Proposed Cherry Street building approved by historic preservation commission

Fred McCormick
Black Mountain News
Seven Sisters plans to build this building on Cherry Street for its gallery downstairs and for rental units on top.

The owner of Seven Sisters Art Gallery has the OK to build a two-story structure close to her shop on Cherry Street.

The Black Mountain Historical Preservation Commission on Jan. 24 gave owner Andrea McNair permission to build at 125 Cherry St., not far from her gallery at 117 Cherry St. 

Architect Chris Goodwin, sole proprietor of Acanthus Design Studio in Asheville, presented plans for the building at the commission meeting Jan. 24. The building will be in the empty lot between Europa and Mountain Nest, on the east side of Cherry Street, in the heart of the town’s historic district.

Goodwin’s design preserves as much as possible of the brick wall and wrought iron fence at street level along the sidewalk, he told commissioners. "It will sort of keep the street scene similar to what it is now," he said.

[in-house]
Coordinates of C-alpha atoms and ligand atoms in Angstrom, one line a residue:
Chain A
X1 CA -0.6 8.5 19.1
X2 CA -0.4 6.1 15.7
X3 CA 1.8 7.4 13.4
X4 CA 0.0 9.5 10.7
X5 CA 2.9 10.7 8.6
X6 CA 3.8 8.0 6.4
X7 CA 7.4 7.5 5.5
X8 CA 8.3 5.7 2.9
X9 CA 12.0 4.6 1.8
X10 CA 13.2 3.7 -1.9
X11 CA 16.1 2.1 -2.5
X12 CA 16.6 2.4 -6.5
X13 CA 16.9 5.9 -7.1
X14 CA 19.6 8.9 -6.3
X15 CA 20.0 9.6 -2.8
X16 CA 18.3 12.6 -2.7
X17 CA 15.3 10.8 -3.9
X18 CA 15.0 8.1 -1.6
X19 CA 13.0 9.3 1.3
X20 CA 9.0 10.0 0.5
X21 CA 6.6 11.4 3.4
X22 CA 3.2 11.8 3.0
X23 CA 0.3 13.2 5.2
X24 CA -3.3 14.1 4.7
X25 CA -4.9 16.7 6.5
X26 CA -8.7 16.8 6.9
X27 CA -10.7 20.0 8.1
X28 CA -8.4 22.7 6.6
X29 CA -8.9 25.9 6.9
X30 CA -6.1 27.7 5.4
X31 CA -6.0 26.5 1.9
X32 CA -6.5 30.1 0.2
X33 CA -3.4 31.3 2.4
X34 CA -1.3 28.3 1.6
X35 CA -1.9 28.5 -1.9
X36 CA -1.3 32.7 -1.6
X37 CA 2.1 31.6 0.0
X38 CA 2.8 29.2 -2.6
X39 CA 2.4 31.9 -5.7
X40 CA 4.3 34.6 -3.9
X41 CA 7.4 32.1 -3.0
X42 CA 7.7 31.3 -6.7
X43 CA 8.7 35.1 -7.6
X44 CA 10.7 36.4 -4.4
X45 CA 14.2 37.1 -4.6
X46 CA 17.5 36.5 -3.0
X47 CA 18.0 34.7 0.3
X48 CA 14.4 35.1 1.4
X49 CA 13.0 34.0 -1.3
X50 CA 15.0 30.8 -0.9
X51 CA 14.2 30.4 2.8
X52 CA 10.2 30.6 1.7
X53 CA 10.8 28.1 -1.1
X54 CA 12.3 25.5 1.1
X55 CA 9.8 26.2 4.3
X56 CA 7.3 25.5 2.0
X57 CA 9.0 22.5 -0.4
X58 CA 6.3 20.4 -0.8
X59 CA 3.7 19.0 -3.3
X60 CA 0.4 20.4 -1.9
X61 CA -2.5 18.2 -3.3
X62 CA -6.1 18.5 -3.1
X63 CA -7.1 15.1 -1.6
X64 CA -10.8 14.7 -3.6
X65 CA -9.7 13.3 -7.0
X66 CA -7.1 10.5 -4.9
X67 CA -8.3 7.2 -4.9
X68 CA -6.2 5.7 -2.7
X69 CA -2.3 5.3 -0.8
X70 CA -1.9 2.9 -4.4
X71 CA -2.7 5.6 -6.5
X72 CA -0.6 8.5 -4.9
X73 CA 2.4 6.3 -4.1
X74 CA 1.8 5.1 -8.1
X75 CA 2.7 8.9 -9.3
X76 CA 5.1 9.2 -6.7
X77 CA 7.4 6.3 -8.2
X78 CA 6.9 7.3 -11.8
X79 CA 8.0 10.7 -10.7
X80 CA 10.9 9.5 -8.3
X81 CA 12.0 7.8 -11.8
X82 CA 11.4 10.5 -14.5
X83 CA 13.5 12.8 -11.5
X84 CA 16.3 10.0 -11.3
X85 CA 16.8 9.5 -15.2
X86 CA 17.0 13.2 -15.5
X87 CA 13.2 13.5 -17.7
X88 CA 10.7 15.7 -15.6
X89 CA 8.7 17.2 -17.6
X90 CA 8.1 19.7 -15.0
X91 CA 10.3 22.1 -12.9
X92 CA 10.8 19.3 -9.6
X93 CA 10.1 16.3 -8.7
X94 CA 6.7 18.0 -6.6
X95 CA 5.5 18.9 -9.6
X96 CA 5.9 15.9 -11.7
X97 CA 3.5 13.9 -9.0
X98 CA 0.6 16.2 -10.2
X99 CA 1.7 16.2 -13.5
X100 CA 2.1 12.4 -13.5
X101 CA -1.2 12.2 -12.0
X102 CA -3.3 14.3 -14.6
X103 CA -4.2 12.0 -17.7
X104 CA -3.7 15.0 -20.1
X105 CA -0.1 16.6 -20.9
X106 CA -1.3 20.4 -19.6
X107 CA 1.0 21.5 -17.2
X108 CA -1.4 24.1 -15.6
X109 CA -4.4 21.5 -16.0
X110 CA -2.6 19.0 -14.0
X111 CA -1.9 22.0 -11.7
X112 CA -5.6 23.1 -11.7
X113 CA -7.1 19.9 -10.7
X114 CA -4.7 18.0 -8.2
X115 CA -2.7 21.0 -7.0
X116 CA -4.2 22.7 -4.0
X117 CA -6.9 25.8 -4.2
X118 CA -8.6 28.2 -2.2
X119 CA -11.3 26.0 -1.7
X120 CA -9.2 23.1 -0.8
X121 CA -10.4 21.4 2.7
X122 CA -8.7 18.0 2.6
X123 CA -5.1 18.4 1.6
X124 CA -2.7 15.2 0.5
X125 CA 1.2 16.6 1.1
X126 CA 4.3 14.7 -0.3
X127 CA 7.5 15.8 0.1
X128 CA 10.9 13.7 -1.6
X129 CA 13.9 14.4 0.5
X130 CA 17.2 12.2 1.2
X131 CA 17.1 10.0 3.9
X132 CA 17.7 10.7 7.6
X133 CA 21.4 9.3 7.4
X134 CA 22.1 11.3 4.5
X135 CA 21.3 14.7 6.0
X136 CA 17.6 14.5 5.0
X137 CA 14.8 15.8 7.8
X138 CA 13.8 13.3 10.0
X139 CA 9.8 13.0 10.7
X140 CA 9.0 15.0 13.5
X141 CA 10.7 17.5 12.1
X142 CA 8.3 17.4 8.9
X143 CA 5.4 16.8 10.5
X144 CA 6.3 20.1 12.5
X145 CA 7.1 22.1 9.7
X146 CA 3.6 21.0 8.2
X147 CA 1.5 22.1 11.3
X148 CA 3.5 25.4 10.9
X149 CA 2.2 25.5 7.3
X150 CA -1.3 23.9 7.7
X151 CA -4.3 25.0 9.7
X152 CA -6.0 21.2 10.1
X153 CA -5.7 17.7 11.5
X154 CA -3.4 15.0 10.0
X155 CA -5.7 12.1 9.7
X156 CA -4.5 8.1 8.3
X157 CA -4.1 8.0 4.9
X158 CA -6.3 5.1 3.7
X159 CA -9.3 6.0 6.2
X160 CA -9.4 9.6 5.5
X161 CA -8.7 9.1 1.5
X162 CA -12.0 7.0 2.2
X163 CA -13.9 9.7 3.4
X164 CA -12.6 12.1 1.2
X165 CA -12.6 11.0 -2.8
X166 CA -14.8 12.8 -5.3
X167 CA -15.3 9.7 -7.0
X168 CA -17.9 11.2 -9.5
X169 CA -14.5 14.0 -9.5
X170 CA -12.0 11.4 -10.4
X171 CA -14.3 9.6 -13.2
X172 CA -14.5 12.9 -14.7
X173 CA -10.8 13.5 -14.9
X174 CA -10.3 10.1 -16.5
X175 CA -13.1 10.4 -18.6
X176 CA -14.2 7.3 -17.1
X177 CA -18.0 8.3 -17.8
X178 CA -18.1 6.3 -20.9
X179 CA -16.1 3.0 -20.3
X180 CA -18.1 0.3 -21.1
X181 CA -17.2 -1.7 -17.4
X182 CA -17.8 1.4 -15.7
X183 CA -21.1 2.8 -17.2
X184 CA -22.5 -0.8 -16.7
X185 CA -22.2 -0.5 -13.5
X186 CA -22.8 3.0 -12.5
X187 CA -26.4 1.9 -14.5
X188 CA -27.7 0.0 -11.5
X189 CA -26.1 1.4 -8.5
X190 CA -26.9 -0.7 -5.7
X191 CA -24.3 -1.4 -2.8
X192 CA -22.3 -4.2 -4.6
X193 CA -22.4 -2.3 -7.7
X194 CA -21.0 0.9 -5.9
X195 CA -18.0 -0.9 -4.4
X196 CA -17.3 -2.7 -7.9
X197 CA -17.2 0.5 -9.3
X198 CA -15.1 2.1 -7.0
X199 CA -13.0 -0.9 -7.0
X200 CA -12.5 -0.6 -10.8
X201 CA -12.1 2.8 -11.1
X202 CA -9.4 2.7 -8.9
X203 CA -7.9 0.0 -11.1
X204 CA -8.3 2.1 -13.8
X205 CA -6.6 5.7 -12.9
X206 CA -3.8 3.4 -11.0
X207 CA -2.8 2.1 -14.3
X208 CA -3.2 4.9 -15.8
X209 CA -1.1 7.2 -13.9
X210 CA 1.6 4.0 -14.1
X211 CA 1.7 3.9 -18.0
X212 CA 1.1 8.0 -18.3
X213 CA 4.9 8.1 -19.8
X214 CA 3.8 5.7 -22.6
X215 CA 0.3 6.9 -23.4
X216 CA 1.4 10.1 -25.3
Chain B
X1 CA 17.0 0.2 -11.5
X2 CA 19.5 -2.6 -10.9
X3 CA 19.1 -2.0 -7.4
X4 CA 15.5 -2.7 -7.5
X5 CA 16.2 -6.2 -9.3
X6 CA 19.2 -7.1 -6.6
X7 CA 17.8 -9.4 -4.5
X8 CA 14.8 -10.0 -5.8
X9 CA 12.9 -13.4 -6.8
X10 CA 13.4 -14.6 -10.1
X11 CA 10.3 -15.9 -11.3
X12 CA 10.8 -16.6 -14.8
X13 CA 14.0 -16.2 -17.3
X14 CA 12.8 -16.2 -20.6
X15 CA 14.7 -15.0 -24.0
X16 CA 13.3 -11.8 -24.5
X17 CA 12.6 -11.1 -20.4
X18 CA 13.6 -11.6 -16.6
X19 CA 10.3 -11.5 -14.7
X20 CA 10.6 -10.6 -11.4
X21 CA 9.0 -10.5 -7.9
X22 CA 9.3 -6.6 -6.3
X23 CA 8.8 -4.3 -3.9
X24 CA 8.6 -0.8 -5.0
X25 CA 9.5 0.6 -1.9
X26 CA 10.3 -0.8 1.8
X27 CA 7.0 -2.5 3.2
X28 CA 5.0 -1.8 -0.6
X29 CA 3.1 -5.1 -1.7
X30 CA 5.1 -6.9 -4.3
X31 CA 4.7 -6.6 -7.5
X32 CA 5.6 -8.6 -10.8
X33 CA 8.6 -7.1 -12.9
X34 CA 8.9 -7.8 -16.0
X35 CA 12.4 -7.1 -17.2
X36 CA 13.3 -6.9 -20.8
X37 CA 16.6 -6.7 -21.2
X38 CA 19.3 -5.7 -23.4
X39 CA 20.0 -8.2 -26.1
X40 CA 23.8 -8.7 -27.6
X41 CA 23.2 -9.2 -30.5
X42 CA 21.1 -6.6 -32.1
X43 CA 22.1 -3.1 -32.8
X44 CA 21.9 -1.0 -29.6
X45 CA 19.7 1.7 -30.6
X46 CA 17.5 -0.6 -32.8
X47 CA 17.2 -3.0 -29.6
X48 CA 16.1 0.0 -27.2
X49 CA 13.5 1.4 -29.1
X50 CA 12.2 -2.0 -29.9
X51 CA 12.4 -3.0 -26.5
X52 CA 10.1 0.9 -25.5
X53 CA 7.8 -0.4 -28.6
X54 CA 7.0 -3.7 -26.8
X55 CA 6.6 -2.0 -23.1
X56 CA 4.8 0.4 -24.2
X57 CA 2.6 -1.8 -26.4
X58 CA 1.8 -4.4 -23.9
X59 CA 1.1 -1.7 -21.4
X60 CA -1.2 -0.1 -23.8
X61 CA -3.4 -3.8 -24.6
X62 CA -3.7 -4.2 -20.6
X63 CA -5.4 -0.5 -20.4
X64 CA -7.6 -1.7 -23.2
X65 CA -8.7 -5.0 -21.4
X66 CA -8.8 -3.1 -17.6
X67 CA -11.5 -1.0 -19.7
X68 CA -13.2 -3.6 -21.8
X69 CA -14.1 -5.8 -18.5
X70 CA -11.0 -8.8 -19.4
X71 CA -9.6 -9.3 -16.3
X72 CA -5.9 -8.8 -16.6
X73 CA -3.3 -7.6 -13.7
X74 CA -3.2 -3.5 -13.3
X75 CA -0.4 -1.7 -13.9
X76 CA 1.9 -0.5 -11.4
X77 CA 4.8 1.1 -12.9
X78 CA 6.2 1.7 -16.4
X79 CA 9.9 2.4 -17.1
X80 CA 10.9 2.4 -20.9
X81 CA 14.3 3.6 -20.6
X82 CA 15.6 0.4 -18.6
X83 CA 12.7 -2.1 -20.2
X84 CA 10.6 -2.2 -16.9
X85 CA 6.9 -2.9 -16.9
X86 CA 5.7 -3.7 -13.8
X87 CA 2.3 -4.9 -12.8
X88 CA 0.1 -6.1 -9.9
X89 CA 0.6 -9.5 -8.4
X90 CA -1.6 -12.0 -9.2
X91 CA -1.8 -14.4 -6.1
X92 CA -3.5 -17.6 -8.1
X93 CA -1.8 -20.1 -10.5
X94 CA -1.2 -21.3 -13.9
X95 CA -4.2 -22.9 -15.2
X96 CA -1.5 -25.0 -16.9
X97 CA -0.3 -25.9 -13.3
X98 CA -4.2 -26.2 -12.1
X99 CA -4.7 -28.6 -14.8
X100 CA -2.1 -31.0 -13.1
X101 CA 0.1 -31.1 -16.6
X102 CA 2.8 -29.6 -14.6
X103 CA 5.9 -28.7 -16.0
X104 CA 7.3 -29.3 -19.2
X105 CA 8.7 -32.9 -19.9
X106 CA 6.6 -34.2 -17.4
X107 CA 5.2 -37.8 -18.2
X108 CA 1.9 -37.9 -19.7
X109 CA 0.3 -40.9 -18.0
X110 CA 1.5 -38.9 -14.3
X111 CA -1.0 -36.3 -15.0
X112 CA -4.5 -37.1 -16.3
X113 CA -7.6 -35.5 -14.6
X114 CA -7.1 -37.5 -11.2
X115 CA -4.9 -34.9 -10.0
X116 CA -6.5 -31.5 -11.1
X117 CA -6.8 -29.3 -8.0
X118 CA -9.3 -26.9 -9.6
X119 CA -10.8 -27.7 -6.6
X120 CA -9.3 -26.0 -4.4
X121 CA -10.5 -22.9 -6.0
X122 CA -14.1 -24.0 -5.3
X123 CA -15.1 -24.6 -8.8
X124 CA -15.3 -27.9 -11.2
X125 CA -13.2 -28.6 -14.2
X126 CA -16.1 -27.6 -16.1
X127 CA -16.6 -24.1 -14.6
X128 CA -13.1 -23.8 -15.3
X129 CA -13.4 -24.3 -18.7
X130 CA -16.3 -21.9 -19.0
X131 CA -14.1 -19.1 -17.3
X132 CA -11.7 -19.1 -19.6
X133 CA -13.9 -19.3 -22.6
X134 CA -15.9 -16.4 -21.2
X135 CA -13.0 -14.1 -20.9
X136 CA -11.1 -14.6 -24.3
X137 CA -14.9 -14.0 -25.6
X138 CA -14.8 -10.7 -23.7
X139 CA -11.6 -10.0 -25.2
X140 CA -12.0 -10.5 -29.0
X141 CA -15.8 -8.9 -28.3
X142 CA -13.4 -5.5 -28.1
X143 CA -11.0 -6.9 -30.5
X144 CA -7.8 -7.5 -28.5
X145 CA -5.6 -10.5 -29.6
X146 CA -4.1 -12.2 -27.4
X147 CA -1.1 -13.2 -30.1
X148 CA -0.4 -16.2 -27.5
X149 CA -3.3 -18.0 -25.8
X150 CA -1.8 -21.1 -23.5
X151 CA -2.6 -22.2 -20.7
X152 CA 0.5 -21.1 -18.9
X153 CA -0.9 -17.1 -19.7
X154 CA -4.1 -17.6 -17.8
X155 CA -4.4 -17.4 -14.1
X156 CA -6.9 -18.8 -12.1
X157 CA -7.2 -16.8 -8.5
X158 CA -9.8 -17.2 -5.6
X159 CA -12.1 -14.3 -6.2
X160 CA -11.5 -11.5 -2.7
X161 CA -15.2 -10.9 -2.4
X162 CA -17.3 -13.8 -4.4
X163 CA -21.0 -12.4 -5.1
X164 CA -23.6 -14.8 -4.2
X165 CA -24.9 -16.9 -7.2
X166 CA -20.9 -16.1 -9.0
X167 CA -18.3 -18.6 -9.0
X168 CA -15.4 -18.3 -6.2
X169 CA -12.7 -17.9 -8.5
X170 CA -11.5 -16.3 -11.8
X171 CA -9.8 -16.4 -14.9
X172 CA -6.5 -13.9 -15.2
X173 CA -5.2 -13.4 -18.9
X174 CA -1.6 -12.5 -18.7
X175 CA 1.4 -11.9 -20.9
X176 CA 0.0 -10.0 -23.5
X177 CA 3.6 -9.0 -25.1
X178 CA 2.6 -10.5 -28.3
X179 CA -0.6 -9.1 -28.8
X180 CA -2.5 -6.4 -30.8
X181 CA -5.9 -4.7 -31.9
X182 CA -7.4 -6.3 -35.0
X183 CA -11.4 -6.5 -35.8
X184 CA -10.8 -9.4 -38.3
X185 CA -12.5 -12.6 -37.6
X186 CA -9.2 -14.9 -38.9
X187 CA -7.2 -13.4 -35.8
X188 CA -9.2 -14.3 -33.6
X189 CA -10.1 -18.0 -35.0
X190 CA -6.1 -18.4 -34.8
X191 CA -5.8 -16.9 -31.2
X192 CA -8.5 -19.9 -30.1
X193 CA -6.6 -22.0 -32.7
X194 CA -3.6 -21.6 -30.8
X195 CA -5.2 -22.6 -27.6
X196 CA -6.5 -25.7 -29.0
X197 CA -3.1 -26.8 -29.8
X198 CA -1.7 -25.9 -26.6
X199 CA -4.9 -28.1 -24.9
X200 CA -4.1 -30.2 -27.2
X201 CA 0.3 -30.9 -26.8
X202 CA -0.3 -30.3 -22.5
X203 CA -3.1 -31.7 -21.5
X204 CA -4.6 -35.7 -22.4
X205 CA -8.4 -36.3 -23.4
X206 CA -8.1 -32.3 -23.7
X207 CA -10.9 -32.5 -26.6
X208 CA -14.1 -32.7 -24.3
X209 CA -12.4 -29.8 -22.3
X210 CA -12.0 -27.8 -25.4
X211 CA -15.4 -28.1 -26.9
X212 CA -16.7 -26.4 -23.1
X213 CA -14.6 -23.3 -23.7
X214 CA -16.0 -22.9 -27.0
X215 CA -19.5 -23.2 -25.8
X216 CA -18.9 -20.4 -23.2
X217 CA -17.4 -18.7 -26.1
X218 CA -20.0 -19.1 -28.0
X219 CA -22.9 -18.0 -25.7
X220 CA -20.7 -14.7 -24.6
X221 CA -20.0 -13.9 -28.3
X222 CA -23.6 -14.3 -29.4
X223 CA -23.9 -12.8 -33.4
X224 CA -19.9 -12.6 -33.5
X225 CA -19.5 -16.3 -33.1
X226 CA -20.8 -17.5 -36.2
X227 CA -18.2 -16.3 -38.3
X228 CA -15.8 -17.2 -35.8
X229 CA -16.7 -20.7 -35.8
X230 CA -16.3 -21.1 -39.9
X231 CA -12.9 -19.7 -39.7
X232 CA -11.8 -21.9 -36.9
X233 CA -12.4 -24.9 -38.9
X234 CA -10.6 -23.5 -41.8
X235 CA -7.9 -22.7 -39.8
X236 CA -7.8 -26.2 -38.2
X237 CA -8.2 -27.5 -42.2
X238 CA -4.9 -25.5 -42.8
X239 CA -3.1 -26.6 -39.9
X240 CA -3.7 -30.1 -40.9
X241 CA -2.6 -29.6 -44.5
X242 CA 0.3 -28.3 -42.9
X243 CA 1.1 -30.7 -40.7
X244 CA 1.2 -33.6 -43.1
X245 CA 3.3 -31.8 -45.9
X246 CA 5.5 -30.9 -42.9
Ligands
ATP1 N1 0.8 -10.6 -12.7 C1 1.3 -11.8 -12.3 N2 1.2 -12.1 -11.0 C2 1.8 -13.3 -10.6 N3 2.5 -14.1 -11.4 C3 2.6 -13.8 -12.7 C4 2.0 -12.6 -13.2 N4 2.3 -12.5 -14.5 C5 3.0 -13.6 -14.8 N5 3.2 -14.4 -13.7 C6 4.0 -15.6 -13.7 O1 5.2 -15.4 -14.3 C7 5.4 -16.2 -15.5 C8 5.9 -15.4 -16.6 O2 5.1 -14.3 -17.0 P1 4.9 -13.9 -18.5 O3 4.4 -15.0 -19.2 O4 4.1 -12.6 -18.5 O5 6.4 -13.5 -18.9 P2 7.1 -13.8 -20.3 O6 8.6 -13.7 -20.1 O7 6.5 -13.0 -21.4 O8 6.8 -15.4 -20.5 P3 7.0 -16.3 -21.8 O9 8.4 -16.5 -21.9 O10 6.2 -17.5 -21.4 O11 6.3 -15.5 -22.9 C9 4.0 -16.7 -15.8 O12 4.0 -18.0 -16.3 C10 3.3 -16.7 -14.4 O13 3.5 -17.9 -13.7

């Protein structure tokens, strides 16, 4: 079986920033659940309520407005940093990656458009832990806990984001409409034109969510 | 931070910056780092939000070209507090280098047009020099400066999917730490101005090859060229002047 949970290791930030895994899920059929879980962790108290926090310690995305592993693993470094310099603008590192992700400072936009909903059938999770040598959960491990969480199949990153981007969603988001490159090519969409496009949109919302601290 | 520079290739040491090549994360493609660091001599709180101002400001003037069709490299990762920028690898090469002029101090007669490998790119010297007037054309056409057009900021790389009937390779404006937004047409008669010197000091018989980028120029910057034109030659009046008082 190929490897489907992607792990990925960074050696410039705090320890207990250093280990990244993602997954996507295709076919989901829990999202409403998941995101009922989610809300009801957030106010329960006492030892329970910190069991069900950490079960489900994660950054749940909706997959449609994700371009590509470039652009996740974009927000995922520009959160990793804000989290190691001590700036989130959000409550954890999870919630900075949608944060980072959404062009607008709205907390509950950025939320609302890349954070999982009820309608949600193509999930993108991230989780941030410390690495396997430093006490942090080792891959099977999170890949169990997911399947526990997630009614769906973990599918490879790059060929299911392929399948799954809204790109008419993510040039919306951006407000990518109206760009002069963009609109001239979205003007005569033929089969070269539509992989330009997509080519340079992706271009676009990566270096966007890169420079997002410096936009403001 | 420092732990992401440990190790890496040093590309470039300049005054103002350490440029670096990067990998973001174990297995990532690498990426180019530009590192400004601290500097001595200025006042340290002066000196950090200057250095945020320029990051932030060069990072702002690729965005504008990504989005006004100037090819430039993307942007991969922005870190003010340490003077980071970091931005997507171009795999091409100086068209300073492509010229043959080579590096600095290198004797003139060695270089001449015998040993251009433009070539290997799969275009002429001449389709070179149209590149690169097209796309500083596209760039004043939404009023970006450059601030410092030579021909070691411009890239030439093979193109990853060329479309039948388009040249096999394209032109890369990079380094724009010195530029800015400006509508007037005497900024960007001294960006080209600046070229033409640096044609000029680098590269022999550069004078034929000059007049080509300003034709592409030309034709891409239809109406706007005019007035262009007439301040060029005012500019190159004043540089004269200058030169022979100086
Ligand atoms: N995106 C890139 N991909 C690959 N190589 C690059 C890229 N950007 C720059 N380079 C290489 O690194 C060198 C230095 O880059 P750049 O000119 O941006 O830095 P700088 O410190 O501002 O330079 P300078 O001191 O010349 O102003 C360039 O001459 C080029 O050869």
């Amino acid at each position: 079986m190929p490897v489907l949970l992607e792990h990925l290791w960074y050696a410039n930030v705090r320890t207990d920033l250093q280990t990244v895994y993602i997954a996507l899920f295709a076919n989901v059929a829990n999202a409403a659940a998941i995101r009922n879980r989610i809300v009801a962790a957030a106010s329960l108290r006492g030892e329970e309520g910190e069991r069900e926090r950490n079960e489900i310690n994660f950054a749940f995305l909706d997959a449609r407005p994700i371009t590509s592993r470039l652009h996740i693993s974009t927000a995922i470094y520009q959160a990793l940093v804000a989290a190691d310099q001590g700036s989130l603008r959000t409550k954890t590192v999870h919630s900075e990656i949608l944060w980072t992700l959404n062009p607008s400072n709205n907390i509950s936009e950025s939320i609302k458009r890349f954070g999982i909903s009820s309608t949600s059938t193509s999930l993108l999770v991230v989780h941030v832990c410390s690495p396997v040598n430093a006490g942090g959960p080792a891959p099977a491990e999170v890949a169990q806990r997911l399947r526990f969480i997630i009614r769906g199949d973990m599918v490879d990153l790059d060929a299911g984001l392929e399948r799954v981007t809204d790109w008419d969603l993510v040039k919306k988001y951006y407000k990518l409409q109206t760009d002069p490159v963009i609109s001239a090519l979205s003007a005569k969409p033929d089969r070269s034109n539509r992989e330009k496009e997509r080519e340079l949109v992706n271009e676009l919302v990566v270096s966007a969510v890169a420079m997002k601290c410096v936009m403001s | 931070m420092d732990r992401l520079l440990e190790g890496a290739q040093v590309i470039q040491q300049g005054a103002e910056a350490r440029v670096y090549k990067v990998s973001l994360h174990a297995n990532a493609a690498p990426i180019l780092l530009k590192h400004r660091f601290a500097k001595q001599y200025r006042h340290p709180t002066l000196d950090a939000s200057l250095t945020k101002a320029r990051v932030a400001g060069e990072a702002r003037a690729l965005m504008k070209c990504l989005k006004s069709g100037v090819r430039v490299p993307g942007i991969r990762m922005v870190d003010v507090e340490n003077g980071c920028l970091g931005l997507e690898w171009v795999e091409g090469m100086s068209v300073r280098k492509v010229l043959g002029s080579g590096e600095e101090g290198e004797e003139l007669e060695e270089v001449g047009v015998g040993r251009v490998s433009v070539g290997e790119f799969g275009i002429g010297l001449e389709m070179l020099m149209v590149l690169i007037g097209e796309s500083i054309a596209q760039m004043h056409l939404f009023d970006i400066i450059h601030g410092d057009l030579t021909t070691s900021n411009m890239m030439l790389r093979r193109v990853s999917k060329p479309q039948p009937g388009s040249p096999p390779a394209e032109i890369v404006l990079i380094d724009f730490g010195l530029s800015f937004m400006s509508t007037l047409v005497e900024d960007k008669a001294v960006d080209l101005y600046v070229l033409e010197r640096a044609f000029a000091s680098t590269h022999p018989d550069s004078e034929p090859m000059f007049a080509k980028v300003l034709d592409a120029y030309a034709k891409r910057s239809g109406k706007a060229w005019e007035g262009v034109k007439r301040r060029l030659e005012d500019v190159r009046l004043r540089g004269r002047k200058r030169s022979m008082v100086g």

The exterior of the building finished in stucco will be painted an earthy brown to blend in with the brick structures that dominate the district, Goodwin said. The design features balconies along Cherry Street on both floors. 

The back of the building, as drawn, will have twin balconies on the second floor with a rear entrance on the bottom floor. The door leads to six parking spaces on the east side of the structure. 

The building will have three residential units on the top floor, which McNair plans to rent on a long and short term basis. The bottom floor will serve as Seven Sisters Gallery's new home. 

The time frame for the construction of the building is still up in the air, according to McNair. "It may not happen for a year or two," she said in an email the day after the commission unanimously approved the certificate of appropriateness. 

Architect Chris Goodwin presents his design for a building on Cherry Street on behalf of Andrea McNair to the historical preservation commission on Jan. 24. The board approved the project 4-0.

Seven Sisters Gallery has displayed handmade arts and crafts from regional artists since 1981. McNair began working at the gallery in 1995 and bought the business in 2002.